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Watermill, Arles Sur Tech (Pyrenees-Orientales)
Self-catering Watermill with 6 bedrooms and 4 bathrooms. Sleeps 12. Saturday changeover.
Welcome to the Old Mill. This is a genuine home from home. Restored to a very high standard and...
The Pyrénées-Orientales (department number 66) is located in the Languedoc Roussillon region. The department is located in southern France adjacent to the northern Spanish frontier and the Mediterranean Sea. The population was estimated at approximately 422,000 in 2005.
The capital of the department is the city of Perpignan. Other large towns in the department are Céret and Prades.
Why you should visit Pyrénées-Orientales for your next holiday in France
The Pyrénées-Orientales offers an eclectic mix of high plateaus on the west, splendid mountains, forests and beaches. Combine this varied landscape with its exceptional period of sunshine and you have the ingredients for a restful break.
The department has a lot to offer the holidaymaker in the way of impressive sites; The Catalan coast, the impressive Cerdagne and the famous Canigou peak to name a few.
The climate is typical of the Mediterranean with long hot summers, temperatures often reaching over 30 degrees C and short, mild winters. Rain falls in spring and autumn and there can sometimes be strong Mistral winds and summer storms. The inland hills are colder in winter and the Pyrenees have thick snow cover.
What to see in Pyrénées-Orientales
Perpignan, once the capital of the kingdom of Majorca, has managed to preserve its Spanish heritage, which is reflected in the architecture and ambience of the town. An enjoyable city to stay in with a lively street life and perfectly situated for exploring the eastern end of the Pyrénées.
A little further along the coast are Collioure and Céret. At the turn of the century they were simple villages and the unique light there attracted many painters including Matisse, Derain, Dufy, Picasso and Chagall. Picasso was particularly fond of Céret and it claims to be the birthplace of Cubism. Collioure was a source of inspiration and is represented in many Impressionist paintings.
This corner of the region, although called Roussillon, is, after centuries of struggle for possession between France and Spain, essentially and proudly Catalan, the language widely spoken and the red and yellow Catalan flag can be seen flying everywhere.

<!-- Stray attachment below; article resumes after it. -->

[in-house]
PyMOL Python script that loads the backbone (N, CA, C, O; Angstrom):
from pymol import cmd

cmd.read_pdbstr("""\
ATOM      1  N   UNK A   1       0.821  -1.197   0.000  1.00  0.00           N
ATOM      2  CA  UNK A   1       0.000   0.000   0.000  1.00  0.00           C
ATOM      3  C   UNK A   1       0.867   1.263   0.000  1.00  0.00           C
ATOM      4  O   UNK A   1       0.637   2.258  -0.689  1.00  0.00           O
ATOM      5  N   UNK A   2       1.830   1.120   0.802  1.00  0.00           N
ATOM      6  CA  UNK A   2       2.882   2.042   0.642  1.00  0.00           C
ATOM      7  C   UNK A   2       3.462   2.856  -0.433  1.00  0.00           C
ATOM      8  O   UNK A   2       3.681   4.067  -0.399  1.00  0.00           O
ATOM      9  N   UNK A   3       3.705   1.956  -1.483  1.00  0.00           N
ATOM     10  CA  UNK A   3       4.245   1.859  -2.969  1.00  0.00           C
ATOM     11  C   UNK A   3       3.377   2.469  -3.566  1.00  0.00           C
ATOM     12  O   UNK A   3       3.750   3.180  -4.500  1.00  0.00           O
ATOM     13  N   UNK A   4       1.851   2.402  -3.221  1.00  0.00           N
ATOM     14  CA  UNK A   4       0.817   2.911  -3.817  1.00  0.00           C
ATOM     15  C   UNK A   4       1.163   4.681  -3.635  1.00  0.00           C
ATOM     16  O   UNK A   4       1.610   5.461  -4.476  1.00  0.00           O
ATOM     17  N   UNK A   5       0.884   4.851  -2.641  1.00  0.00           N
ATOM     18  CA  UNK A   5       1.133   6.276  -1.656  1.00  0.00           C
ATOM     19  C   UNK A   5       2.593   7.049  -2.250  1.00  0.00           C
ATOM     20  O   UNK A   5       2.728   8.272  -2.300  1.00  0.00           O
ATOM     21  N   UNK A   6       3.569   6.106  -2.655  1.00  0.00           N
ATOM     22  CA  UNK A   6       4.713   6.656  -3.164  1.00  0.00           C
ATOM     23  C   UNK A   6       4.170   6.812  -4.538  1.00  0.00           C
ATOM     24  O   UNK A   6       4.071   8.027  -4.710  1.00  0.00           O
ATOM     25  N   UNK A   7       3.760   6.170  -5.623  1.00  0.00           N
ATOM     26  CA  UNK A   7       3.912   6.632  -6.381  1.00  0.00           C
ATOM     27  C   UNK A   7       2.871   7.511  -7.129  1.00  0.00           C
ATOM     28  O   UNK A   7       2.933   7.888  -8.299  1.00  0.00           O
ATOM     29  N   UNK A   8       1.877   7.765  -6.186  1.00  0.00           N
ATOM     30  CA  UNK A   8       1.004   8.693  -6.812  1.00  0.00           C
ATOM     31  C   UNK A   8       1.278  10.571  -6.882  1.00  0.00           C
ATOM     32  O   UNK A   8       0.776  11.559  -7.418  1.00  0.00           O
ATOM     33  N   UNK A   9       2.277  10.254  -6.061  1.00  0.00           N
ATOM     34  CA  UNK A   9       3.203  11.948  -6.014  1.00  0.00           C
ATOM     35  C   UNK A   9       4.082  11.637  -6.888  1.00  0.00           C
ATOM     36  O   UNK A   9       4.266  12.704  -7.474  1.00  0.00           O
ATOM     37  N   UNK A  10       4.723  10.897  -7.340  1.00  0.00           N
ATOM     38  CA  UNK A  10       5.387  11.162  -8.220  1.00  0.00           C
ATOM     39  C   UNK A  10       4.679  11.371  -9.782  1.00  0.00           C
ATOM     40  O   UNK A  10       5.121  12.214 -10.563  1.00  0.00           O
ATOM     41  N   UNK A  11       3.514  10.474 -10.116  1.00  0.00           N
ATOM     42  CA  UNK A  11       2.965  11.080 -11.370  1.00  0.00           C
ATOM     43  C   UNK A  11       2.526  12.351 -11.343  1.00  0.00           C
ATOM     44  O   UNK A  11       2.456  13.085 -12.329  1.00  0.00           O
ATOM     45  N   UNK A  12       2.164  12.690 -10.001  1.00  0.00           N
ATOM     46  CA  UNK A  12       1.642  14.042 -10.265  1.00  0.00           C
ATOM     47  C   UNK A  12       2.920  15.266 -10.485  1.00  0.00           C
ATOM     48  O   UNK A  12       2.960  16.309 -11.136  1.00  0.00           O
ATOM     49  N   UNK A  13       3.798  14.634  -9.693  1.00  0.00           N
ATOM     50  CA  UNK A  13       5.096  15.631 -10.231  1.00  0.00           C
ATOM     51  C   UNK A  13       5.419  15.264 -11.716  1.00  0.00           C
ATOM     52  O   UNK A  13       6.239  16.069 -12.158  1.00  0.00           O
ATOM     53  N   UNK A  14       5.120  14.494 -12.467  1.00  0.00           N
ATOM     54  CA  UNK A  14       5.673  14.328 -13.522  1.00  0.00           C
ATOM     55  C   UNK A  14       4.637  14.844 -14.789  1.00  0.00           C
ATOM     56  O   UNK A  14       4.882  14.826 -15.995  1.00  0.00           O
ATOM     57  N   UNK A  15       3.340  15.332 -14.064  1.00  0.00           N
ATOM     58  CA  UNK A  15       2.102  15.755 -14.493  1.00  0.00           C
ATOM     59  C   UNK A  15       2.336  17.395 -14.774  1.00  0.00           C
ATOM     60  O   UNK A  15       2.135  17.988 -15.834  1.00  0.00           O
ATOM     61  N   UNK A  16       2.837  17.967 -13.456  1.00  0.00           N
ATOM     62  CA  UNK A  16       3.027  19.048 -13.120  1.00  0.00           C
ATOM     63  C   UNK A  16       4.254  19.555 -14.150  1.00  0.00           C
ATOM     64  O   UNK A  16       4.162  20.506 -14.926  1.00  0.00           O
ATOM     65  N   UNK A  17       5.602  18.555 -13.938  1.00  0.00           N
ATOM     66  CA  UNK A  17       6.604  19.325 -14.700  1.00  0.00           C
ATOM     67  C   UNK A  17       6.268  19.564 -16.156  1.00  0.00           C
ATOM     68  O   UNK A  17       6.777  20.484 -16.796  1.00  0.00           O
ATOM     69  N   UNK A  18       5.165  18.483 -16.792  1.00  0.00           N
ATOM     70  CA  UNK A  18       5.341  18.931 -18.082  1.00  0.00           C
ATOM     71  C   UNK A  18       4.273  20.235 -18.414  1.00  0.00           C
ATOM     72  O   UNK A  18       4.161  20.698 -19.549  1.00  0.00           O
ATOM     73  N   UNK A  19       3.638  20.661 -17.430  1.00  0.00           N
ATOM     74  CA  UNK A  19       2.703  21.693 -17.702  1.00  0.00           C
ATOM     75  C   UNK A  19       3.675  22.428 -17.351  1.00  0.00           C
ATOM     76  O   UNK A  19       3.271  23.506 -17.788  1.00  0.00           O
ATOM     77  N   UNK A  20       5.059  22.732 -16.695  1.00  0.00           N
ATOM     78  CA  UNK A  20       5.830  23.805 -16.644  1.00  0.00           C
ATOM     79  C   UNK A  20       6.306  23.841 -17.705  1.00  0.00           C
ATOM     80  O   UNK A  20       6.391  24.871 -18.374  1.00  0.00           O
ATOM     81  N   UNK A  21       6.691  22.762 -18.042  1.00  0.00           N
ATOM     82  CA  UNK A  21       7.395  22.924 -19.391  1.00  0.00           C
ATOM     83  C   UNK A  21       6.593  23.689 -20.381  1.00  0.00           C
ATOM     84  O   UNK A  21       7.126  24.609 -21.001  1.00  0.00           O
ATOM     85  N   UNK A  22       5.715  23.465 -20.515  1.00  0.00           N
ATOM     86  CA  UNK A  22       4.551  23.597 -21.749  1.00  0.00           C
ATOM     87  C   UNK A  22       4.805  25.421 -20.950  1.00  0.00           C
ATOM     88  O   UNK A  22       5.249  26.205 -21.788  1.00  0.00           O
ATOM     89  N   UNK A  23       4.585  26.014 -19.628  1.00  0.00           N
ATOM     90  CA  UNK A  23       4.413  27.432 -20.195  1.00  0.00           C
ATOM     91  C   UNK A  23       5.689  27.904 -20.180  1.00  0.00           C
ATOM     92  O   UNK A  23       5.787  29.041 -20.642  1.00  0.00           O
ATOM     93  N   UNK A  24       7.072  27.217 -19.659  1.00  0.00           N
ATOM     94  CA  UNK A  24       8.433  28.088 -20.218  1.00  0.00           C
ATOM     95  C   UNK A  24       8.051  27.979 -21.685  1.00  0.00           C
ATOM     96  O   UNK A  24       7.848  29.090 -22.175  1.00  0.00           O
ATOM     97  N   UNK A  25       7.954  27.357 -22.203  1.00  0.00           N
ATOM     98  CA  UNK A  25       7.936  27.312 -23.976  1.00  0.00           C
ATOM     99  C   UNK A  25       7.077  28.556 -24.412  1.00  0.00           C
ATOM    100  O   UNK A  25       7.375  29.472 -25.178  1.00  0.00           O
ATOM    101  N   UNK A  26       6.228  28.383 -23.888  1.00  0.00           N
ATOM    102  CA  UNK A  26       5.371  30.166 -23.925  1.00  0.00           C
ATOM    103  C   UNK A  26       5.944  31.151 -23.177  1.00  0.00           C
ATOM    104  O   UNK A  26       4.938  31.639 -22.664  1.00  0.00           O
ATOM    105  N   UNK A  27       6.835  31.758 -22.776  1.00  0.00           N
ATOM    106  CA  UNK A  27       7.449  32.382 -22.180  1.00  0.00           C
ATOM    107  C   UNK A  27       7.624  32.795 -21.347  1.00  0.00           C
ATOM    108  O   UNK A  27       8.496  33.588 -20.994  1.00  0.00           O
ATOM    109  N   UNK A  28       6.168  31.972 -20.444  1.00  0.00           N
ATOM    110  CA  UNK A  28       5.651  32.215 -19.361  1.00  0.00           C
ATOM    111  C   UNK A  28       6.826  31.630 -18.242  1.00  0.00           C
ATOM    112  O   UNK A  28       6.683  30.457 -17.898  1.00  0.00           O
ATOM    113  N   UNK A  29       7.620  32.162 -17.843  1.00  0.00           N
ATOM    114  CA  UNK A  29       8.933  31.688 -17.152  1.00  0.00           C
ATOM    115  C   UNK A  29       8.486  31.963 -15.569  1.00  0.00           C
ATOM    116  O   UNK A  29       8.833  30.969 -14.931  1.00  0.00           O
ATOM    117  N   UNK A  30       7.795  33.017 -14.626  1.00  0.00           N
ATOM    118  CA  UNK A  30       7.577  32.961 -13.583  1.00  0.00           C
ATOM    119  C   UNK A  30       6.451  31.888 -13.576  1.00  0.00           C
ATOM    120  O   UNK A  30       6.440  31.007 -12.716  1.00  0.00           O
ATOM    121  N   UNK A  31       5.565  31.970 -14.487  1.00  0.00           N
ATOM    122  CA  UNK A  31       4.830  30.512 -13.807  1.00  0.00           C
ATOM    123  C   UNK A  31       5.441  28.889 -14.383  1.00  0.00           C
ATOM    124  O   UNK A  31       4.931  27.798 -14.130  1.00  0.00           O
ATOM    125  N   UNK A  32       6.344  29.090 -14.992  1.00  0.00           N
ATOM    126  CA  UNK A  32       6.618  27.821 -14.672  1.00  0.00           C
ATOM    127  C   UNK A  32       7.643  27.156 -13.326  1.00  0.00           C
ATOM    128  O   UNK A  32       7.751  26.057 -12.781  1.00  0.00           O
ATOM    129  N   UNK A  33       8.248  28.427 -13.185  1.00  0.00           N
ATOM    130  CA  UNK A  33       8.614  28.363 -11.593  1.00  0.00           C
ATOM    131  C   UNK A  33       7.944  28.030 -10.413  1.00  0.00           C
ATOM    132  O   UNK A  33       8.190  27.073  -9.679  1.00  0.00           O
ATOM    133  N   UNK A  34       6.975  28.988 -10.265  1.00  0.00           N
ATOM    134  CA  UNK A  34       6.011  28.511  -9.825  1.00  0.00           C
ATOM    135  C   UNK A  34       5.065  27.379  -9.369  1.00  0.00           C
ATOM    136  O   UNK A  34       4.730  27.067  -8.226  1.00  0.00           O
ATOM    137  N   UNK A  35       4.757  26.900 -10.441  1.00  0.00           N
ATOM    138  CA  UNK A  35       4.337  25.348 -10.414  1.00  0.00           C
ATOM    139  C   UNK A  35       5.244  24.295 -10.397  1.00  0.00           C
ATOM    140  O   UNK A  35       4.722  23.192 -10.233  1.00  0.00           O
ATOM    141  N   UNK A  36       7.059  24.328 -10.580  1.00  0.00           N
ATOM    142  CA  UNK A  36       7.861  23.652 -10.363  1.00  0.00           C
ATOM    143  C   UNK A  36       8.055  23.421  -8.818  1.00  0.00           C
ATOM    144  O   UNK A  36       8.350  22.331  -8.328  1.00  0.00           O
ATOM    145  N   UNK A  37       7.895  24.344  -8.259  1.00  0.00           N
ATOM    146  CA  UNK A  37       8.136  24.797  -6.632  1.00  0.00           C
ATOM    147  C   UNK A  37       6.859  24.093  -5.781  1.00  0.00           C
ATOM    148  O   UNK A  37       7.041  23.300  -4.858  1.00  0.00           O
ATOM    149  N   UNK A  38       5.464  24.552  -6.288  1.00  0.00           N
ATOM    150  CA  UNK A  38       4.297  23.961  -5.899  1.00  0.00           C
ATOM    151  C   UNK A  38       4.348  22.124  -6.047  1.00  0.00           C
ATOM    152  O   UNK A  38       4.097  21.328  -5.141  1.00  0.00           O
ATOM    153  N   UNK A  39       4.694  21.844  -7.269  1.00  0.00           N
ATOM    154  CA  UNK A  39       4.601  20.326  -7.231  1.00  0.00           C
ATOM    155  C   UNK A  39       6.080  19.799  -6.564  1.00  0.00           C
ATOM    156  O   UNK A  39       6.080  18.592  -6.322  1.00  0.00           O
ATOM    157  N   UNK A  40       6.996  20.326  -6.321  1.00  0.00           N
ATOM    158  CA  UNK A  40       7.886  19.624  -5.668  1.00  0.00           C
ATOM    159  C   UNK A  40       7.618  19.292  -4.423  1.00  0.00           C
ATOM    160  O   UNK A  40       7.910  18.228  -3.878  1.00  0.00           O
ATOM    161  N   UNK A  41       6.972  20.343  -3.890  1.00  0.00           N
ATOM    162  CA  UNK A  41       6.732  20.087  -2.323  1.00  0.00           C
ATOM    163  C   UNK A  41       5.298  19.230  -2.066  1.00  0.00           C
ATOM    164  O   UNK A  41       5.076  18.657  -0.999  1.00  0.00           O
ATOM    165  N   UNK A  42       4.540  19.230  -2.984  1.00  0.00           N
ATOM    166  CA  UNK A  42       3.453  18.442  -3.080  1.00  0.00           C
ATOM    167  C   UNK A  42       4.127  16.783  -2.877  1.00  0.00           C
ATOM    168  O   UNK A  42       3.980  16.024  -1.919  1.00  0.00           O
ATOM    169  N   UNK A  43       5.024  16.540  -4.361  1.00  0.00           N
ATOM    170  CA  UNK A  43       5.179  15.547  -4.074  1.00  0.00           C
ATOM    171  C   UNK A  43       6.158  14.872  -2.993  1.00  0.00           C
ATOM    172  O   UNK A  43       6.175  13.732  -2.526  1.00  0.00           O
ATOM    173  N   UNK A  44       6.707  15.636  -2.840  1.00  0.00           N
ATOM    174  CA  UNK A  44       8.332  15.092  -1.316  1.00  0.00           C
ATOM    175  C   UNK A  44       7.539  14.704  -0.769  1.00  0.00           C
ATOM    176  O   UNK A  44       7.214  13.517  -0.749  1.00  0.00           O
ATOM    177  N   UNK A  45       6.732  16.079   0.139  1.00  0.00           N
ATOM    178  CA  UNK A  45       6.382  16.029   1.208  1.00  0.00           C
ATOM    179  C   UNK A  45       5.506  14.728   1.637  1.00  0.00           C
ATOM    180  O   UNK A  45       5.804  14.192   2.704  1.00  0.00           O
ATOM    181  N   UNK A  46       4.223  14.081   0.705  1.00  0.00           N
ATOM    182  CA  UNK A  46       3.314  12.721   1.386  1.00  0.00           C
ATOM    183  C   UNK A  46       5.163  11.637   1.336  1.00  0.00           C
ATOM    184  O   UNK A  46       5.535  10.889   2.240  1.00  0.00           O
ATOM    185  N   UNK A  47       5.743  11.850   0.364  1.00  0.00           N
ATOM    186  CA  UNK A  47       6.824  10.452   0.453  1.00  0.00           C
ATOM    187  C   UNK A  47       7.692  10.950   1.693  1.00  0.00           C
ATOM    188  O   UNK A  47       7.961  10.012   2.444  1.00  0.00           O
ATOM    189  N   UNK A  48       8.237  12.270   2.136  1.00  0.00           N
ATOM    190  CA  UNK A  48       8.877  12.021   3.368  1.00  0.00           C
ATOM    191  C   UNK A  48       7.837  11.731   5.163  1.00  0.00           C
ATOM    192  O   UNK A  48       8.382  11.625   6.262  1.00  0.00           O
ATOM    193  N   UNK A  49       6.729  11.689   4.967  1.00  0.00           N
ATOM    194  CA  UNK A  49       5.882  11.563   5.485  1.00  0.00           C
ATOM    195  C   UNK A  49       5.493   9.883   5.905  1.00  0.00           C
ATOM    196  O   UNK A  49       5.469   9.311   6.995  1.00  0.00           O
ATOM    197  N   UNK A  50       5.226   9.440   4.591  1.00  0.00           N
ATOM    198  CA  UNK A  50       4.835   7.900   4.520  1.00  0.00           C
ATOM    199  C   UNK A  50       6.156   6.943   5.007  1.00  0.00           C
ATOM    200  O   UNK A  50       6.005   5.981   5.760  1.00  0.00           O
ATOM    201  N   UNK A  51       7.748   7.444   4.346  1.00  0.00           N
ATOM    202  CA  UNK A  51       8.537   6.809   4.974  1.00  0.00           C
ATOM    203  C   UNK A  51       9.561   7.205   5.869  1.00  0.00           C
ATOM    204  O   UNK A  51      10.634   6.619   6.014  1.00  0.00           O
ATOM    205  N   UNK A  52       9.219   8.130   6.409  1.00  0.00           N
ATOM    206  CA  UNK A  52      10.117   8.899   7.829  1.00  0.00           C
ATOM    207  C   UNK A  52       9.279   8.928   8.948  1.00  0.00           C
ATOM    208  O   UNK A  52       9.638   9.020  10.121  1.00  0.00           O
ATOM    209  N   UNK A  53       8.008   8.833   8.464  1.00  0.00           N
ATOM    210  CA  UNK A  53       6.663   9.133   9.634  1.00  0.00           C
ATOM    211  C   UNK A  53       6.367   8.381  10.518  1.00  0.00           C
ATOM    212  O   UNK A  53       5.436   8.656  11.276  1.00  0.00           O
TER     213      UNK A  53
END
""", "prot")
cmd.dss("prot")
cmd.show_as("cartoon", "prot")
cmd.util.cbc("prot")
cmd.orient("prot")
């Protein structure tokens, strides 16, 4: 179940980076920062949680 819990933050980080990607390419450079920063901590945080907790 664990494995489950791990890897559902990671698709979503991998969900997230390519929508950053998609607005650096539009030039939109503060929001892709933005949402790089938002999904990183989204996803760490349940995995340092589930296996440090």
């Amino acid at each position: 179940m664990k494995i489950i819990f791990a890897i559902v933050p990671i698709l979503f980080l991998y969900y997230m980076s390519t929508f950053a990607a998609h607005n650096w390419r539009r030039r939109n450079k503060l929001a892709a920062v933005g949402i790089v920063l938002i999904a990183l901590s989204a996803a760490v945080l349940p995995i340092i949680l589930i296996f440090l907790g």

The heart of French Catalonia lies in the villages, forests and valleys of the Pyrénées. Warm early springs and long dry summers, rich pasturelands and the bountiful orchards of the Têt and Tech river valleys, provide France with the out of season fruits and vegetables so essential to the stomach of the nation.
The attractive town of Prades is located next to the Canigó and Têt River. The dramatic scenery surrounding the town is dotted with Cathar castle ruins and is a rambler’s delight. Prades red roof-tops and pretty stone buildings have a distinct Catalan feel to them and the main attraction in the town is the church of St-Pierre.
There is strong Catalan feelings in Prades and the town was the first in France to have a Catalan-language Primary school. The town is quite lively during the summer months with traditional Catalan music and dancing taking place in the square during the evenings. The town is also host to the Catalan summer school for two weeks every August. Every Tuesday there is an excellent market.
A few kilometres to the south of Prades is one of the loveliest abbeys in the country, St-Michel-de-Cuxà, which dates from around 1000. Although badly damaged during the revolution, it is still a beautiful site.
The seaside resort of Canet-Plage enjoys the blue warm waters of the Med and is a popular destination for tourists. The town has a buzzing atmosphere during the summer months with the winter months seeing a dramatic drop in visitors, although for a quieter break, this may be a better time to visit.
How to get there
Languedoc Roussillon has good air connections. The adjacent Midi Pyrenees region has Toulouse international airport which has flights from many parts of the UK and Europe and there are also airports at Carcassonne, Montpellier, Nimes, Perpignan and Girona. Budget airline Ryanair fly to some of these destinations.
The journey from Calais to the regions capital Montpellier is around 1100km and takes around 12.5 hours. The town is easily accessed from the A9 motorway, or the N116.
Those who prefer rail travel have can take Eurostar to Avignon, Motorail to Narbonne, or the TGV from Paris to Perpignan, Montpellier or Barcelona.